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Nowak Metro Finance Lab Vision

by Bruce Katz, Director

The Nowak Metro Finance Lab was created to invent and scale new ways of financing the inclusive city by making sustained, multi-sectoral investments in innovation, infrastructure, affordable housing, quality places, sustainable development and the schooling and skilling of children and young adults.  The Lab was conceived as part of my collaboration with Jeremy Nowak, for whom it is now named, and I’m honored to carry his legacy of innovative and inclusive networked finance forward.  Below is an overview of how the Lab will work, but first, a primer on why the new field of metro finance matters:

A decade after the start of the Great Recession, U.S., European and other global cities and metropolitan areas find themselves in uncharted territory. The resurgence of cities and regions as the central organizing unit of the global economy has not generated shared prosperity for most urban residents.  The goal of the Inclusive City — a city that expands educational and employment opportunities, creates broad-based wealth and engages residents as co-creators and problem solvers — is becoming more and more elusive. 

In practical terms, achieving the goal of the Inclusive City requires spiking labor demand by investing in drivers of innovative growth such as basic science and applied research, smart commercialization, entrepreneurial start-ups and scale-ups, business incubators and accelerators, all in ways that reflect the distinctive economies of different communities.   It requires spurring labor supply by investing in education and skills, from cradle to career, to help urban residents access quality jobs that provide decent wages and benefits and the smarts and capital to start their own businesses and grow wealth.  And it requires building growth that is sustainable environmentally and socially by investing in affordable housing and new kinds of transportation, energy, water and other infrastructure

By conservative estimates, cities and metros in the United States alone will need to aggregate trillions of dollars over the next decade to make these kinds of investments.  Yet traditional public finance resources and institutions will be inadequate to meet this demand.  Political dysfunction, a challenging fiscal environment, the demands of an aging population and the sheer size of the needed investment are forcing leaders across the country to explore new ways to finance the projects that will grow innovative, inclusive and resilient economies over the next decade.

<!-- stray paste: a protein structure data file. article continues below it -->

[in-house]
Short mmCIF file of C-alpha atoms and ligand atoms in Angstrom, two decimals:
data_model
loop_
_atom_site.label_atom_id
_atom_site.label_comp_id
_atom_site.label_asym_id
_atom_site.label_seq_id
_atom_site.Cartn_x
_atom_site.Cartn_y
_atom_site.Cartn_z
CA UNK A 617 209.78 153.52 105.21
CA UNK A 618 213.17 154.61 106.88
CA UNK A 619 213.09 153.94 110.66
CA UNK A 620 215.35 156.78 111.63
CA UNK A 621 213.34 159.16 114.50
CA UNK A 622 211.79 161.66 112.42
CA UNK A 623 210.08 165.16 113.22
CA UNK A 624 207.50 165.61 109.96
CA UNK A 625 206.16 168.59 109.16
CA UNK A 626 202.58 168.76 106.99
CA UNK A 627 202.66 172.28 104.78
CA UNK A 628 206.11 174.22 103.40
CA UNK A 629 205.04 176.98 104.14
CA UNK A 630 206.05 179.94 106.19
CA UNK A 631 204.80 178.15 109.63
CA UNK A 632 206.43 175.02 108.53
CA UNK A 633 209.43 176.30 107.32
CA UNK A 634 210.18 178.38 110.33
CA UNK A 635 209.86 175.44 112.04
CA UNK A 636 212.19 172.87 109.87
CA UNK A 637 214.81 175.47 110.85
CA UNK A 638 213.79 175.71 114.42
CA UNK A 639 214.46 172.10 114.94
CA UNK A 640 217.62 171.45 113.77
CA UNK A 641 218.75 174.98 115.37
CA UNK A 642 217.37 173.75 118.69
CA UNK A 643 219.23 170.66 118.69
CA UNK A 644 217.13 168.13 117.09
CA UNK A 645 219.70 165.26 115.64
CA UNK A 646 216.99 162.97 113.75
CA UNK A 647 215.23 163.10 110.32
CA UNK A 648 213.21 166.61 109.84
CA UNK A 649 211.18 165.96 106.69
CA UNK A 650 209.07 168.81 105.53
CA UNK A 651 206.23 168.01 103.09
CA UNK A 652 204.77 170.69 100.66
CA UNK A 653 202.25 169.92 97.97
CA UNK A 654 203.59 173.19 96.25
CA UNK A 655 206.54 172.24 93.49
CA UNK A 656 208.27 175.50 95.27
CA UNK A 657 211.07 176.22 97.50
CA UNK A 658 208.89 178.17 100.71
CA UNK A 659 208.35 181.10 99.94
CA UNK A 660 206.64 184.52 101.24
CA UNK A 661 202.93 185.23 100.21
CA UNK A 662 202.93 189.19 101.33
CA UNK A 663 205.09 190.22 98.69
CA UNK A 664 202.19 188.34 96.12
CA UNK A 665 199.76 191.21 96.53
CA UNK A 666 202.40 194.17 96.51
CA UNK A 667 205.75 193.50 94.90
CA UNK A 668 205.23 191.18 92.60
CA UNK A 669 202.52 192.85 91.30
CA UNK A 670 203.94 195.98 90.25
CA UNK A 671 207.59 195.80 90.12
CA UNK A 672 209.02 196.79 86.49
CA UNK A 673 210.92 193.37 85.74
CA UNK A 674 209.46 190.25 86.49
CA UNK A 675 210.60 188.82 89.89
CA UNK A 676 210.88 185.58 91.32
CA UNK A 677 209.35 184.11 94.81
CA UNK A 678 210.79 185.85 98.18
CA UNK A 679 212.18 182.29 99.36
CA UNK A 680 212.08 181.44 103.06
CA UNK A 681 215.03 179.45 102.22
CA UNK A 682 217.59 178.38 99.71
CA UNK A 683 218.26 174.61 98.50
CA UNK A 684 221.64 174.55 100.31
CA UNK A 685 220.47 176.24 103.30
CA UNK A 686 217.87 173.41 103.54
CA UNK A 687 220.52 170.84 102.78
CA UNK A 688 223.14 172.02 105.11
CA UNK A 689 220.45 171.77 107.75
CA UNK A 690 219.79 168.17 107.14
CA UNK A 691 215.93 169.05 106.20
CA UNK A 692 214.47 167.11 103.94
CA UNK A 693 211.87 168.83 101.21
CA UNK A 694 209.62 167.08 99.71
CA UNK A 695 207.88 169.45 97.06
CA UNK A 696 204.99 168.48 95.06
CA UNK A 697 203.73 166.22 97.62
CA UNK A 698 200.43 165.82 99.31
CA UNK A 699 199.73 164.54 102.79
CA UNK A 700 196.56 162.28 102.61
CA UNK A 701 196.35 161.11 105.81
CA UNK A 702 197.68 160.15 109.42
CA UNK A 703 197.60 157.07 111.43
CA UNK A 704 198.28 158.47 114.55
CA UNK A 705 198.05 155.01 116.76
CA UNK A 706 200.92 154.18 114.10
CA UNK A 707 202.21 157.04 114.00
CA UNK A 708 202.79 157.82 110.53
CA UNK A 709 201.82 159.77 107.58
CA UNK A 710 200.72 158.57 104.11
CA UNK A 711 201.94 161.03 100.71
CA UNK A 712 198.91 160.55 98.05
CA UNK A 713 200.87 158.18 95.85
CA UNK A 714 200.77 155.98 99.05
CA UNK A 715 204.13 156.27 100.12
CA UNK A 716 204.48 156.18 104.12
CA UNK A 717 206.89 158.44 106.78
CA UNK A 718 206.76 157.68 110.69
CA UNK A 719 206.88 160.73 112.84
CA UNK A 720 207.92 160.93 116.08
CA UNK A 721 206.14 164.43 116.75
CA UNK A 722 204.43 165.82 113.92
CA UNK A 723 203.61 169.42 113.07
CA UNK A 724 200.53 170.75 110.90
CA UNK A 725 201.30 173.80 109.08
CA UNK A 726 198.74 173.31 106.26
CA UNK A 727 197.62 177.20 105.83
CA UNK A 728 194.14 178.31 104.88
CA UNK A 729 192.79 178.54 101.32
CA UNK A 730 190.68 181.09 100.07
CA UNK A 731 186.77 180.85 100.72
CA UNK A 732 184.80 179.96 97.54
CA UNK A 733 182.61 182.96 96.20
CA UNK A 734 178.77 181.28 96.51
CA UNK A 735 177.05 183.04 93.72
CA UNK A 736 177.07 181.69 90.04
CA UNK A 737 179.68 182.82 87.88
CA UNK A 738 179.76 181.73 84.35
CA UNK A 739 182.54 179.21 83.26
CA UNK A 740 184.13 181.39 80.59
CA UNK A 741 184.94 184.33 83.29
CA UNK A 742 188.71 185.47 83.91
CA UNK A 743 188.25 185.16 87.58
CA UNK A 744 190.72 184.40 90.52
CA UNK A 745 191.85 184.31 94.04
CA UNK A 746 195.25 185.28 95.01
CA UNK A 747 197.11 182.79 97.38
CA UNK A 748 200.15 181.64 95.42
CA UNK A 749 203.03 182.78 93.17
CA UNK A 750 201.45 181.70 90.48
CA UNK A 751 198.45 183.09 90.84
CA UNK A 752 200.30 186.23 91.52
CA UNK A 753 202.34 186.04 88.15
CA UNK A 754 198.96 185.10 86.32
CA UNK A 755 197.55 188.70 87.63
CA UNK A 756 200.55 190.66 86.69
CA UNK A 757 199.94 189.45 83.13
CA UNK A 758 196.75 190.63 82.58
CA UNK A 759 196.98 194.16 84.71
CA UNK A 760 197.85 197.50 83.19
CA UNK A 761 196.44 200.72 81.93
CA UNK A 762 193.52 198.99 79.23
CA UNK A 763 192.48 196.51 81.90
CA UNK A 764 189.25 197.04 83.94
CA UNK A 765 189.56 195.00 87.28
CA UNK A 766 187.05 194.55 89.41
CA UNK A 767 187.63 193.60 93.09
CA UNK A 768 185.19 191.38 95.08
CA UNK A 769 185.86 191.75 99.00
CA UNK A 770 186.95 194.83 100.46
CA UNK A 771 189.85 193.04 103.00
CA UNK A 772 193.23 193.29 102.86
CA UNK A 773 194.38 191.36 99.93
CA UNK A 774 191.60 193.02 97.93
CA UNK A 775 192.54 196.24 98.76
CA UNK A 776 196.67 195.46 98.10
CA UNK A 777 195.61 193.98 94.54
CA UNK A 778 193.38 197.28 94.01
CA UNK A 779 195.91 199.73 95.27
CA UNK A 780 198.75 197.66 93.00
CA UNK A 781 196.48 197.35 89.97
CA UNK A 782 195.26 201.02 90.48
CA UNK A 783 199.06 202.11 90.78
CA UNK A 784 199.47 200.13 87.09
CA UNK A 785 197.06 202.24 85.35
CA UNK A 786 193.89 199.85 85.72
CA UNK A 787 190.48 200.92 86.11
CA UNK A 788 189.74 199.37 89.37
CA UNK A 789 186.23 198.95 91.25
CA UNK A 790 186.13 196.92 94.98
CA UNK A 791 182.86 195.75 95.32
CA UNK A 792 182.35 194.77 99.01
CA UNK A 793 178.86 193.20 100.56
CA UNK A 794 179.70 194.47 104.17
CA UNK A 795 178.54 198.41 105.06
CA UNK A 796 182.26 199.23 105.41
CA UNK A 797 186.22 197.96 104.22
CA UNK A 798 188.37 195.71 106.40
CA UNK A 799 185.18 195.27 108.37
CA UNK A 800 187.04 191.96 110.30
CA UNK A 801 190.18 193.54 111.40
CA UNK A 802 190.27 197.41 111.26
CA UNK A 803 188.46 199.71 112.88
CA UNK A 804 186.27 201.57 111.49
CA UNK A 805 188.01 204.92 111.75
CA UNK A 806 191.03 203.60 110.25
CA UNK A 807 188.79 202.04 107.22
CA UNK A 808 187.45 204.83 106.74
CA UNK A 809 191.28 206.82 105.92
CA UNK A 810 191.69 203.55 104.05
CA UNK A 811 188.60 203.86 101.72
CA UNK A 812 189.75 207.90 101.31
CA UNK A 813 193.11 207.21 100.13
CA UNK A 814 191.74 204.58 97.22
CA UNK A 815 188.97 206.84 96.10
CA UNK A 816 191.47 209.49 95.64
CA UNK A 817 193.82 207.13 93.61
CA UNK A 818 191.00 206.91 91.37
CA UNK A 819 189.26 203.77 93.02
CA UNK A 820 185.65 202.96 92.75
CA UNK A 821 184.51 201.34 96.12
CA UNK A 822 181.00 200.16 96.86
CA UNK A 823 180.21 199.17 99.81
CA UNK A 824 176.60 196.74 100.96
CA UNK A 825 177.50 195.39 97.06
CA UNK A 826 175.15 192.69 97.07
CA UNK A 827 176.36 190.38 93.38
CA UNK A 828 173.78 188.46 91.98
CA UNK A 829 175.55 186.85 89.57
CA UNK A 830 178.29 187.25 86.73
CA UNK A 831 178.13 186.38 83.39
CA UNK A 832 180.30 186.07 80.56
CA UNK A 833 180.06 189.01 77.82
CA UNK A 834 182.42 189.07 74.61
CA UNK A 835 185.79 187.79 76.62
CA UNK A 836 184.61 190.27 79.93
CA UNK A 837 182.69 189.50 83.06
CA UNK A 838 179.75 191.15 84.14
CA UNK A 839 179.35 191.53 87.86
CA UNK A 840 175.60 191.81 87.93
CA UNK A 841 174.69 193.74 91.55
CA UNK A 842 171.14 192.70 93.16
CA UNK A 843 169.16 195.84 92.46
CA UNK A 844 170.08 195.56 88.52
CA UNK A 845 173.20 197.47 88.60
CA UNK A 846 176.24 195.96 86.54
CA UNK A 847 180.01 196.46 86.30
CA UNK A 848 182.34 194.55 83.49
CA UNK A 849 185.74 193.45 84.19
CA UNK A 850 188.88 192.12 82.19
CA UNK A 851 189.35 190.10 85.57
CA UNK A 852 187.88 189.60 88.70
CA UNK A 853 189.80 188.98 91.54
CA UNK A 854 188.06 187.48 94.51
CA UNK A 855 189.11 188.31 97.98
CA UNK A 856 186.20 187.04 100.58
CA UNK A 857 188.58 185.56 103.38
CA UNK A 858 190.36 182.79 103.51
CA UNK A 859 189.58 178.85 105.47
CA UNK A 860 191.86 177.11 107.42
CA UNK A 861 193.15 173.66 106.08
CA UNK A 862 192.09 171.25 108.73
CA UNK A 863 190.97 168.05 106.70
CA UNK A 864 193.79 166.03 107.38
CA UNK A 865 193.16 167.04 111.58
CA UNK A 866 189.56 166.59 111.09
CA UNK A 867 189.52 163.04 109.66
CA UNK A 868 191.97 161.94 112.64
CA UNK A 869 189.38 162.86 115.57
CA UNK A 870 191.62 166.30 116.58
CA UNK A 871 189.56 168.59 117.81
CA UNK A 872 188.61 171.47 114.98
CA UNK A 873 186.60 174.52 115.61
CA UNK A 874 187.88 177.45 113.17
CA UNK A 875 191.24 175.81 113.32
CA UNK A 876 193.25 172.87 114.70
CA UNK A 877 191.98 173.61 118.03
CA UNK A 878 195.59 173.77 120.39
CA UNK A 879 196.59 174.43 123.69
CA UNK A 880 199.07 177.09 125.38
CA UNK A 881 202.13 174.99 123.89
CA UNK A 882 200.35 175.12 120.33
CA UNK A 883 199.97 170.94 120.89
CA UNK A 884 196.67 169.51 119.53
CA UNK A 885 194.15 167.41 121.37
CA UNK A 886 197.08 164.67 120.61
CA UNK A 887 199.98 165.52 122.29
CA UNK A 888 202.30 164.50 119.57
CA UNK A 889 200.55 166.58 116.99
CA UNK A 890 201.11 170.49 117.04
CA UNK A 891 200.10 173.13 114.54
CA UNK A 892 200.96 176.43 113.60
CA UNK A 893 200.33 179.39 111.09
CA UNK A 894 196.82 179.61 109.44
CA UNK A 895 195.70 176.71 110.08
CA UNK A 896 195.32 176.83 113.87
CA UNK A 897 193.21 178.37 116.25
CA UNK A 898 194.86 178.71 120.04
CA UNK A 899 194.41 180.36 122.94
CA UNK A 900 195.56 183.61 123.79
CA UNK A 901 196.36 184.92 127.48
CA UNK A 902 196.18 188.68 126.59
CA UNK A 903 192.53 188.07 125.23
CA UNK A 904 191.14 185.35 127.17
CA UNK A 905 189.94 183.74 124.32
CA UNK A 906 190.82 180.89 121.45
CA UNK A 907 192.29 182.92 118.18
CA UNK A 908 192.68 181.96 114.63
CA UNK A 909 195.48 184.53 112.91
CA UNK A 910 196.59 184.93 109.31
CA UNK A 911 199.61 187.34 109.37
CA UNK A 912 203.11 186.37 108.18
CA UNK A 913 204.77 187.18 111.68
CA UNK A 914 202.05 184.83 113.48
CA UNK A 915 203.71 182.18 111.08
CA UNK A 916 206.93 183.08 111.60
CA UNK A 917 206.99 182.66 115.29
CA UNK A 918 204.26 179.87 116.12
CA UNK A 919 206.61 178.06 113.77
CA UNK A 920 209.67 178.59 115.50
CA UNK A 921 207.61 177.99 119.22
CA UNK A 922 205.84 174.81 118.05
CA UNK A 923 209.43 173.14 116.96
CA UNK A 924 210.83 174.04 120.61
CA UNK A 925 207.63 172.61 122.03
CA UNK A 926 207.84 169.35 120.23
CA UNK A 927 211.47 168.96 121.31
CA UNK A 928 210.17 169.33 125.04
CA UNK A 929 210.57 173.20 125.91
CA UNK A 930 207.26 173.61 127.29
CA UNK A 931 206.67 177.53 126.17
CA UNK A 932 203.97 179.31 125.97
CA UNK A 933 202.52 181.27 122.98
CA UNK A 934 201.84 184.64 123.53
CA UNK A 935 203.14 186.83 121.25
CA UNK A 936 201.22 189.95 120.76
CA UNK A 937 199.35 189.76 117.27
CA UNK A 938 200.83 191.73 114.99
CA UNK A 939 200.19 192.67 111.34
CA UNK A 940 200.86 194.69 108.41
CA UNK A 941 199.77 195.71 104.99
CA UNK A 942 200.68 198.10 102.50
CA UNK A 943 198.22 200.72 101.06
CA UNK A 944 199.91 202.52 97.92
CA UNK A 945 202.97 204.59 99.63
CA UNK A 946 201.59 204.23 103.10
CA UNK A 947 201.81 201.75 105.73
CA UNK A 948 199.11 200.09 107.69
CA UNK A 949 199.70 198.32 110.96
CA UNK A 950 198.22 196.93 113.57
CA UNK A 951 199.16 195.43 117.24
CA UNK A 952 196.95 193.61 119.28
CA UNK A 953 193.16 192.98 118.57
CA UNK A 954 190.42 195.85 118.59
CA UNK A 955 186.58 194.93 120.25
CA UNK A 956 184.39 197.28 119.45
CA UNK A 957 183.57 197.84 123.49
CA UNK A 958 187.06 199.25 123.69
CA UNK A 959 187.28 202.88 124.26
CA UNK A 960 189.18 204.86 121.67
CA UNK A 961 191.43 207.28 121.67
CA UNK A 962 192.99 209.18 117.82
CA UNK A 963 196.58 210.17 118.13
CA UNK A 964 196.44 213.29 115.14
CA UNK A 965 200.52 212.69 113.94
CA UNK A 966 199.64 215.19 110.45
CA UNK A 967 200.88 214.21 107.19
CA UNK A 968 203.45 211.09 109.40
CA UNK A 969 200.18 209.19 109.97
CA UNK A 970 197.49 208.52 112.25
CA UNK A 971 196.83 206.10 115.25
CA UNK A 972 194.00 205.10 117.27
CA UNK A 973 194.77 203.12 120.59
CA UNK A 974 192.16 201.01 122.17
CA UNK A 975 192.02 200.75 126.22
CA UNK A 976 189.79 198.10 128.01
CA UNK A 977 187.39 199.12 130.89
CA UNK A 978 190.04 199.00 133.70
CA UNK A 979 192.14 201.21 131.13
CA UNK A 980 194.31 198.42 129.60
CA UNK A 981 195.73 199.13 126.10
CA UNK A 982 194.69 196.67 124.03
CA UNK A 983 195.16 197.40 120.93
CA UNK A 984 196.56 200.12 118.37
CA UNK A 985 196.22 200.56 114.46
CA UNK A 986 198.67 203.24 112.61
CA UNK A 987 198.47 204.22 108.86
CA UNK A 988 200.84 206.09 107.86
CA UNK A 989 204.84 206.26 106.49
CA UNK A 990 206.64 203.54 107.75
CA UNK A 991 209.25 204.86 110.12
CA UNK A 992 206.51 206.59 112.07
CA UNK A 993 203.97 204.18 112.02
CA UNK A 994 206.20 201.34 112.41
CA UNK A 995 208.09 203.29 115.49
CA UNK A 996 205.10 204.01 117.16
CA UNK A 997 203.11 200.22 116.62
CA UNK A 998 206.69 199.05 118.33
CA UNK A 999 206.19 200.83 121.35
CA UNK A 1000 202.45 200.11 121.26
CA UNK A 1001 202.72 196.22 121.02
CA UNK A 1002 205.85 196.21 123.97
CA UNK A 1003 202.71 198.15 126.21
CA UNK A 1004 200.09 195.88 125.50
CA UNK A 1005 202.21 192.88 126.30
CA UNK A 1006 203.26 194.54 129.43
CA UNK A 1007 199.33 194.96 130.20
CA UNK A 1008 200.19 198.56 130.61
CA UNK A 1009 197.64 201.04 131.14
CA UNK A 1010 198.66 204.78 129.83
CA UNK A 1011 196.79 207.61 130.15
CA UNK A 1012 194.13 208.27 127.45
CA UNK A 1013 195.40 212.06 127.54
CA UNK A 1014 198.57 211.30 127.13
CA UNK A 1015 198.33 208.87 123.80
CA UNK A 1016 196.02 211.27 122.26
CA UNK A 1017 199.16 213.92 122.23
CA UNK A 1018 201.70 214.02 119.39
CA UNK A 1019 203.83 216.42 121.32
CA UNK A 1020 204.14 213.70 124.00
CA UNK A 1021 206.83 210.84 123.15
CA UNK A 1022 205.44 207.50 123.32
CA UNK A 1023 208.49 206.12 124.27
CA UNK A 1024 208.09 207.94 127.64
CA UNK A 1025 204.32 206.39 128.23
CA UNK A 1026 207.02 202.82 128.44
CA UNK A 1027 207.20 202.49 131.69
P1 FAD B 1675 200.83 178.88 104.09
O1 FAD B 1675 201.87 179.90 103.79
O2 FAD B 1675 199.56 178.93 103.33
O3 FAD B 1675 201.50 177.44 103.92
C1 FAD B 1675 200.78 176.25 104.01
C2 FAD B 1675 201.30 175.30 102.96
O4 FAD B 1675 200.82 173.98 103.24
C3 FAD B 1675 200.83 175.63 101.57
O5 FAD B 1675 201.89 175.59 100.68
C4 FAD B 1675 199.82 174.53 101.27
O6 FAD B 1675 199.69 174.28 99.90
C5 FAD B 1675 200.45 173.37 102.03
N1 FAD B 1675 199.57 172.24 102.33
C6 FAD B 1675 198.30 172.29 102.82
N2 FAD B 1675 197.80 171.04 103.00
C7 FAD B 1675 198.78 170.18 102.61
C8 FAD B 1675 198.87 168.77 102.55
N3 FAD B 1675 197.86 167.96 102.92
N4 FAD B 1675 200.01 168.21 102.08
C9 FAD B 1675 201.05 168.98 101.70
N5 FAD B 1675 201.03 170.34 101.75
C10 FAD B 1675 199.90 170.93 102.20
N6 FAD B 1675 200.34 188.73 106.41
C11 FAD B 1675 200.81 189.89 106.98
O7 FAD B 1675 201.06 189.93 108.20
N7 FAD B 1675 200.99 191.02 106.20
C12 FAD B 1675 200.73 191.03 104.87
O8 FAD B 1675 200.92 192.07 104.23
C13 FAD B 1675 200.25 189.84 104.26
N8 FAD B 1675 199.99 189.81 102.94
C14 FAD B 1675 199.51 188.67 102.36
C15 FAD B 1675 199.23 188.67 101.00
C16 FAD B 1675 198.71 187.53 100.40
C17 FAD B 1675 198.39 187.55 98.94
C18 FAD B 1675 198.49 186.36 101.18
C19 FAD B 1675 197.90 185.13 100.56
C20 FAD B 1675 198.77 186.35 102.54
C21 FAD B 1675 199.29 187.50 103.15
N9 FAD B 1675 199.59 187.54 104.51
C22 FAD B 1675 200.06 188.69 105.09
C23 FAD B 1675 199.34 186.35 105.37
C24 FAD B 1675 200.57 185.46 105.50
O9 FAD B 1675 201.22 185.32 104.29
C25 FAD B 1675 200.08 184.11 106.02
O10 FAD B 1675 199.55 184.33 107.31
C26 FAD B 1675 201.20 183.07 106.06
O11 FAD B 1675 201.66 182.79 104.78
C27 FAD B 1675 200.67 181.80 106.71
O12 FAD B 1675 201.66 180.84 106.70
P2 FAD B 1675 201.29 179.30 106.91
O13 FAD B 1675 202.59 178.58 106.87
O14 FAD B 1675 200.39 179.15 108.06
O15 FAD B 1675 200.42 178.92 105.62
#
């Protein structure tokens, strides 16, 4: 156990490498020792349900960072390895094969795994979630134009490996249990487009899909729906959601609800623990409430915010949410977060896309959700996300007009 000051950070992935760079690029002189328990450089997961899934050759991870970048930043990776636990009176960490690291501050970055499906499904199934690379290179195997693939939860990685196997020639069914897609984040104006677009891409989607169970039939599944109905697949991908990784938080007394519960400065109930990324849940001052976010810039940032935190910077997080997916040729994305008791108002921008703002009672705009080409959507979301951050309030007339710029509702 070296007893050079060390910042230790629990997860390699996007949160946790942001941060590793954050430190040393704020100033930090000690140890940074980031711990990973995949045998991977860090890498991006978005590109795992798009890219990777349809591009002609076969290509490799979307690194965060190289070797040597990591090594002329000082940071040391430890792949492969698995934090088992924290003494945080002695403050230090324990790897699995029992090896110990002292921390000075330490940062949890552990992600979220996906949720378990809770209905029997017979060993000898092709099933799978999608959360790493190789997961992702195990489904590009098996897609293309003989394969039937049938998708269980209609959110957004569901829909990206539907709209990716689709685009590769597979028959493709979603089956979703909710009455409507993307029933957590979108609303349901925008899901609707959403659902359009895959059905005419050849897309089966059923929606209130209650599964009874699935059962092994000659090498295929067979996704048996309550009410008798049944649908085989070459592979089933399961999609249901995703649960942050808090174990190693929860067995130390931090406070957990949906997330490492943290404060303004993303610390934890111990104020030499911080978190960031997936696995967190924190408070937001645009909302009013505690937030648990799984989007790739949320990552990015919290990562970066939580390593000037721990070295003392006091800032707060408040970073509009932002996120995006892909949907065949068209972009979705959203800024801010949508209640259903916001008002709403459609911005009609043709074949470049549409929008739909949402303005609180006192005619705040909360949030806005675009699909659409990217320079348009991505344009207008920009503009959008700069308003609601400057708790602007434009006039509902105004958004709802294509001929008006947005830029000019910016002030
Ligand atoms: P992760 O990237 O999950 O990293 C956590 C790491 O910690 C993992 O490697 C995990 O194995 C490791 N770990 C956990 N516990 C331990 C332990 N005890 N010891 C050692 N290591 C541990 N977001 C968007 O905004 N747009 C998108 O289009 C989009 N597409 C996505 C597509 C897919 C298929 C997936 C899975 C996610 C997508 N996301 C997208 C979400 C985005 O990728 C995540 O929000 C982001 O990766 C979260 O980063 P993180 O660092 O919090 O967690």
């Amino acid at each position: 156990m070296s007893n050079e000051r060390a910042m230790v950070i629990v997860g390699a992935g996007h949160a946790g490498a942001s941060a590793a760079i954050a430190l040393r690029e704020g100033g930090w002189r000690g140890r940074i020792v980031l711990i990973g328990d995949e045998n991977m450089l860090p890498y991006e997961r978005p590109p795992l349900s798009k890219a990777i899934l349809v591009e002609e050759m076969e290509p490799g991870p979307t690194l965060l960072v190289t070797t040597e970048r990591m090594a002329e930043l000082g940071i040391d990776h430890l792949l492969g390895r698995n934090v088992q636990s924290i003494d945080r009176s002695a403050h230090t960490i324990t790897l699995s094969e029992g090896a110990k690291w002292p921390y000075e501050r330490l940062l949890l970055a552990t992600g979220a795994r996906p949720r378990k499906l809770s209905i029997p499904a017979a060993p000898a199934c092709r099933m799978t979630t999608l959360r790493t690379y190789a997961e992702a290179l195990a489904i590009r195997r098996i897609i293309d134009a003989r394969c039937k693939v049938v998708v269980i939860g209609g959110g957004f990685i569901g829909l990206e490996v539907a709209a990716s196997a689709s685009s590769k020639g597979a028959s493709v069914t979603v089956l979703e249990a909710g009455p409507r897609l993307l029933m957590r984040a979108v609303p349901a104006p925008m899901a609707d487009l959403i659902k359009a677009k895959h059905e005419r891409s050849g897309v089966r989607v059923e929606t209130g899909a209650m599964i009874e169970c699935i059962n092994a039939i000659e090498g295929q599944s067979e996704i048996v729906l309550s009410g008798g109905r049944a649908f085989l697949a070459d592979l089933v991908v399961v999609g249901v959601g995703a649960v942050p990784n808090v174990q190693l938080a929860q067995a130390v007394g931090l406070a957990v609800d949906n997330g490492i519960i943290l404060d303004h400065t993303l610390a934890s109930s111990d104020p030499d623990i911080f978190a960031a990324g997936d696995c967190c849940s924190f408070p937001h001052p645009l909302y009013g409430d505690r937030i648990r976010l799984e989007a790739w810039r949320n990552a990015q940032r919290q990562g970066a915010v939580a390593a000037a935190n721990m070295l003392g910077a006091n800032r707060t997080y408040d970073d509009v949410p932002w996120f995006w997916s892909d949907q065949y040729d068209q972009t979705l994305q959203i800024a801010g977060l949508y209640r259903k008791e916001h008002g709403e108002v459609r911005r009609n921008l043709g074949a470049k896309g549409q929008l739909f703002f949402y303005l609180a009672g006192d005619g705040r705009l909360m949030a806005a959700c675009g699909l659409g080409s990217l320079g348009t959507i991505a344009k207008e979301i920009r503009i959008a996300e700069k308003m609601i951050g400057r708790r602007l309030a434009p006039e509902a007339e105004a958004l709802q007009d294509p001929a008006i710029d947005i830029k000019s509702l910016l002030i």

In short, the fiscal writing is on the wall. With the public sector at all levels facing enormous political and fiscal constraints, financing of critical investments must come from an unprecedented collaboration between the public, private and civic sectors at all levels and require a heightened burst of experimentation around new forms of innovative finance.  

In response to this challenge, the Lab will focus, laser-like, on the following three goals:

  • Establishing a new paradigm: The Nowak Lab will set the broad context for the inclusive financing challenges and opportunities facing cities and metros in the coming decades and show how Metro Finance offers a new path towards funding the future.  Although media and academic focus is traditionally placed on national government investments or the health of municipal government finances, many elements of local and metropolitan life are already designed, financed and delivered through a range of public, private and civic institutions.  The financing potential of cities, therefore, does not rely exclusively on the balance sheets of local government but rather extends to the asset bases of a broad set of urban stakeholders including corporations, universities, philanthropies and quasi-public entities that can make large scale investments in inclusive growth.  In response, the Nowak Lab will show cities can draw capital from a variety of local actors and mechanisms, capital markets and institutional investors, private individuals, corporations and philanthropies interested in impact investing and the smart provision of patient capital, and in doing so, catalyze impact, laying out both a new framework of multi-sectoral finance and new financial products and institutional models.